Meet 8-stone powerhouse Louise who can lift SEVEN times her own body weight

April 5, 2010 | by | 0 Comments

A successful blue chip businesswoman who gave up her career and become a powerlifter was celebrating after smashing TWO world records in the sport.

Determined Louise Fox, 37, left her high flying job as an senior security investigations manager for BT in September 2007 to devote herself to training.

Just three years later the 5ft 2in dynamo broke the world record for powerlifting with a total weight lift of 337.5kg (53st).

She combined her deadlift, squat and bench press to heave the staggering total that was almost seven times her eight stone body weight.

Louise also set a new record for the heaviest deadlift with a 167.5kg (26 stone) weight at the British Unequipped Powerlifting Championships in Bournemouth on March 27 and 28.

The feisty sportswoman used to command a specialist team at BT, but said the buzz of a high pressure job pales in comparison to competing.

Louise has swapped her intense work schedule for a punishing regime of four training sessions a week, lifting up to 150kg (23 st) – the weight of baby elephant – each time.

Her diet has a heavy emphasis on protein, with plenty of powder, shakes and energy supplements to help her body recover after exercise.

She now fits her training schedule around working as an office manager at Impington Village College and said despite the change in face she feels her life has a real focus.

Lousie, from Peterborough, said: ”I used to socialise and live the executive lifestyle but now my life has a focus and a discipline.

”Now I don’t drink alcohol and I try to get a lot of sleep because I have to let my body rest after training.

”I’m very proud to have achieved these titles especially because I’ve set the bar so high above the current scores.

”I’m really looking forward to going out to the World Championships in November and really giving it my all – my world records show my competitors the fight I’m going to put up.

”Powerlifting is a great sport for anyone to do, no matter what shape or size and the best thing is that you reach your prime in your late thirties and fourties.

”Because of my previous high scores I always feel like I’ve got to prove myself so I’m so chuffed I did so well.

”Only ten percent of powerlifters are women, so it is very much a male dominated sport and I’m so pleased to be right up at the top in the world in my gender.

”Before powerlifting I tried to get the sculpted body builder look but now I’m more focused on building my strength so I can get better at every attempt I do.

”I love the buzz competing gives me – I always lift much heavier in competitions than I do when I’m training because of the adrenaline.”

Louise first discovered powerlifting in a gym at the Club la Santa sports resort while on holiday at in Lanzarote, Spain.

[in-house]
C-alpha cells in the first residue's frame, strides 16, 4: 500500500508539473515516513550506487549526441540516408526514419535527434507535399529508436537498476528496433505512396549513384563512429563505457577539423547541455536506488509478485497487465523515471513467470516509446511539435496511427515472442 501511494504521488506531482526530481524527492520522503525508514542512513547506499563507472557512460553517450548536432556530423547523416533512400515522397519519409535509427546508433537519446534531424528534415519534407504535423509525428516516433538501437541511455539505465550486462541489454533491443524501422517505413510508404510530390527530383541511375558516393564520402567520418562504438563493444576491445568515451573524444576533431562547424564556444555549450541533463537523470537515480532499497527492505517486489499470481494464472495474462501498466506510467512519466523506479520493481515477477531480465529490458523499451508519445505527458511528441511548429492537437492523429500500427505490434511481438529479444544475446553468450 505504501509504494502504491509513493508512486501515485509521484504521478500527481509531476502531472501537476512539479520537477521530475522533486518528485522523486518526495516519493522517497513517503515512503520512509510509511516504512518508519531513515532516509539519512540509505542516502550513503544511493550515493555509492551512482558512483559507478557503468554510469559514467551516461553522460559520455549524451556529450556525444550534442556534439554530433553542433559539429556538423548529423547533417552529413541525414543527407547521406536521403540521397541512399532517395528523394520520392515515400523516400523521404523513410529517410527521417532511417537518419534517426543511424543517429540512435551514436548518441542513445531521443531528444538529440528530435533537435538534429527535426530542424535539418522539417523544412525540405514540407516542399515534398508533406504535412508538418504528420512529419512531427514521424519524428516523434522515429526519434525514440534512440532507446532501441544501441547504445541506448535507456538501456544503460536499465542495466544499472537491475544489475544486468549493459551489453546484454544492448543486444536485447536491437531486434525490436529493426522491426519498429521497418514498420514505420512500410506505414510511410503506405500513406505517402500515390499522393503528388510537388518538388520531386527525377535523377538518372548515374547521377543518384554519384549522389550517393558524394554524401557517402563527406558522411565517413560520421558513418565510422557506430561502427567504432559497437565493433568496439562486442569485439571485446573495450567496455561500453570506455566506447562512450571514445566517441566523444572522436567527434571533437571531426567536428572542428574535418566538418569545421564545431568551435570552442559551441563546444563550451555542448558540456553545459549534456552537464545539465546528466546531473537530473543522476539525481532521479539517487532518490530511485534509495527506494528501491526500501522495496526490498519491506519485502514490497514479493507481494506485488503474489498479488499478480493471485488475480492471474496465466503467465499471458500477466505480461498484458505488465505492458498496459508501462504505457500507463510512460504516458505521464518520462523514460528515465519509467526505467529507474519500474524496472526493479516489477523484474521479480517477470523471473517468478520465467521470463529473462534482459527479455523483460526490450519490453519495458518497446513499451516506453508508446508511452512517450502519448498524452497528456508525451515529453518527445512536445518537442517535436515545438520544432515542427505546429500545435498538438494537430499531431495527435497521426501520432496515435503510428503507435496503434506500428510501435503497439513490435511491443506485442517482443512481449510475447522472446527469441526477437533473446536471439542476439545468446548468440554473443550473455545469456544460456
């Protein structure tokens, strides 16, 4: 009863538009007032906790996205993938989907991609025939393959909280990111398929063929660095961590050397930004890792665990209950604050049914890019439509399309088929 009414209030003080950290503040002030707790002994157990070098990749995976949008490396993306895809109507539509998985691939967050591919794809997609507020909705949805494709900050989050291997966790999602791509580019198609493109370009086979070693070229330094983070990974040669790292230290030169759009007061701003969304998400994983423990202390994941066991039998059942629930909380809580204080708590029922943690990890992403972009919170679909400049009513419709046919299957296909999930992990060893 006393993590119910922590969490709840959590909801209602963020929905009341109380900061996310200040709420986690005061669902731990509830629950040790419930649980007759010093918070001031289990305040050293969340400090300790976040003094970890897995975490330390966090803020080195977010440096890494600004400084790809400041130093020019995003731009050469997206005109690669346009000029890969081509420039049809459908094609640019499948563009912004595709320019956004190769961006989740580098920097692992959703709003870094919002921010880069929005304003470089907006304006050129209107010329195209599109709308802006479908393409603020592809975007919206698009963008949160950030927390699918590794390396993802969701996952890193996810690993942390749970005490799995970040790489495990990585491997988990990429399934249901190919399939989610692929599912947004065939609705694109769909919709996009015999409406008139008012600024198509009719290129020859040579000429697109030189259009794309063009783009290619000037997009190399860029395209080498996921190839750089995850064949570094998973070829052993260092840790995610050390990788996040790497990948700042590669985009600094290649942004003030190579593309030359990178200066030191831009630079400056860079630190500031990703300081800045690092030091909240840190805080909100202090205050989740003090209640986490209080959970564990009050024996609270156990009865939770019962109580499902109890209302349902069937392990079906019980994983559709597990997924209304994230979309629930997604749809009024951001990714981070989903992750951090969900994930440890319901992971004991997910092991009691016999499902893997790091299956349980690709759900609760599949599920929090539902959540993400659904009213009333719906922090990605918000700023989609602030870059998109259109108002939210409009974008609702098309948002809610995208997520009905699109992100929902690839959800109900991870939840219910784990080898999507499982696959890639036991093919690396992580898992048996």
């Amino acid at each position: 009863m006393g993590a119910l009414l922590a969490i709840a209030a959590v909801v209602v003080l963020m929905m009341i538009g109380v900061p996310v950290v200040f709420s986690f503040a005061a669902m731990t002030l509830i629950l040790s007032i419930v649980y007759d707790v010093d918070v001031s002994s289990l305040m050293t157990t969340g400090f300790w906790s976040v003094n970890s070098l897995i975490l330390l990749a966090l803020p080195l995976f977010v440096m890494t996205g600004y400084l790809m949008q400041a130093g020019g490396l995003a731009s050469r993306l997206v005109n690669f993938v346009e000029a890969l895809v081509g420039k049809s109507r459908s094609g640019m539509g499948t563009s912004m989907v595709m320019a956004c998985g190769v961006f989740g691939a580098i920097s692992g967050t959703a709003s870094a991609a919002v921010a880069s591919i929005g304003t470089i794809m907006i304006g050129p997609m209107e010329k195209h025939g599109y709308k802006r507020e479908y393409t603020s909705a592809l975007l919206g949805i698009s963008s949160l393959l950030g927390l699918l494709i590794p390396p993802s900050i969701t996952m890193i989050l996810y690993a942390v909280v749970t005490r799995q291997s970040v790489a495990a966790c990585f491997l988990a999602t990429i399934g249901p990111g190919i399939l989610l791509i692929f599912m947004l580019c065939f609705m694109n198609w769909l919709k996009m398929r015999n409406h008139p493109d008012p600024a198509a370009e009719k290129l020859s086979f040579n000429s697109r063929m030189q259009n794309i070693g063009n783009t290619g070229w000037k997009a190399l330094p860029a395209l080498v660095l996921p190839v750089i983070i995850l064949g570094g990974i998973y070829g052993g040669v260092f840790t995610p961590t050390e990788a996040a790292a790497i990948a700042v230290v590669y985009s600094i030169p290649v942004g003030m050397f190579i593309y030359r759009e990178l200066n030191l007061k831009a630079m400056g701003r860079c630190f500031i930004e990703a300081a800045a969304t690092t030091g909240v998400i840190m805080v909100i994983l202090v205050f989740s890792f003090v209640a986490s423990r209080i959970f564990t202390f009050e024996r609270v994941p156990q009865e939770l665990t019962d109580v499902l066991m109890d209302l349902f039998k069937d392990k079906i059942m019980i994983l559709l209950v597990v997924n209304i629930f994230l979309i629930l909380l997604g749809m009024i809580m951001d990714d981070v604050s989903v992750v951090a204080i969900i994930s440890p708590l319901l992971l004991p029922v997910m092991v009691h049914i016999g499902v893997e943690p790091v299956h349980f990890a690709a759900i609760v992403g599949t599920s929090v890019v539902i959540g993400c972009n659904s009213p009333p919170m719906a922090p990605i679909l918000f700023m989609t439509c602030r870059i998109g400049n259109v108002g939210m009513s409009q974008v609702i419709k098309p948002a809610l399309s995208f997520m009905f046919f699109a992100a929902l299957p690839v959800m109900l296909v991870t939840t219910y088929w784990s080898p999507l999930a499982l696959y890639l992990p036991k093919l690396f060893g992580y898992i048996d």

She met two previous world champions who said she would be perfect for the sport because she had trained in the gym for years and was strong for a woman of her size.

After an initial try-out Louise quickly became hooked and within one month decided to develop her training and enter competitions.

Her first world record was in her third ever competition, at the British Powerlifting Championships in Tamworth in 2008, when she deadlifted 145 kg.

She then went on to secure the World Champion title for her weight class of 54 kg in November 2008, when she travelled to Indiana, USA.

Powerhouse Louise always kept in shape through athletics, aerobics and kickboxing but said she has now developed thick muscles in her back as a result of powerlifting.

Following her triumphs last week she is training for the Powerlifting World Championships in Kinsale, Ireland, in November and plans to regain her world title, which she lost last year.

In powerlifting, competitors lift weights in three different ways through a deadlift, squat and a bench press, which are then added together as the overall total score.

Deadlifting is consider one of the hardest tests of strength as the competitor heaves the weight straight off the ground in one stage rather than lowering then lifting as usual.

Chairman of the British Drug Free Powerlifting Association, Mark Norton said the competition at the British Unequipped Powerlifting Championships had been ”fierce”.

He said: ”It is a highly competitive sport and we take it very seriously because when you are competing you put your reputation on the line.

”I was referreeing Louise’s lifts and she did very well – her achievements are fantastic and she is a deserving winner.

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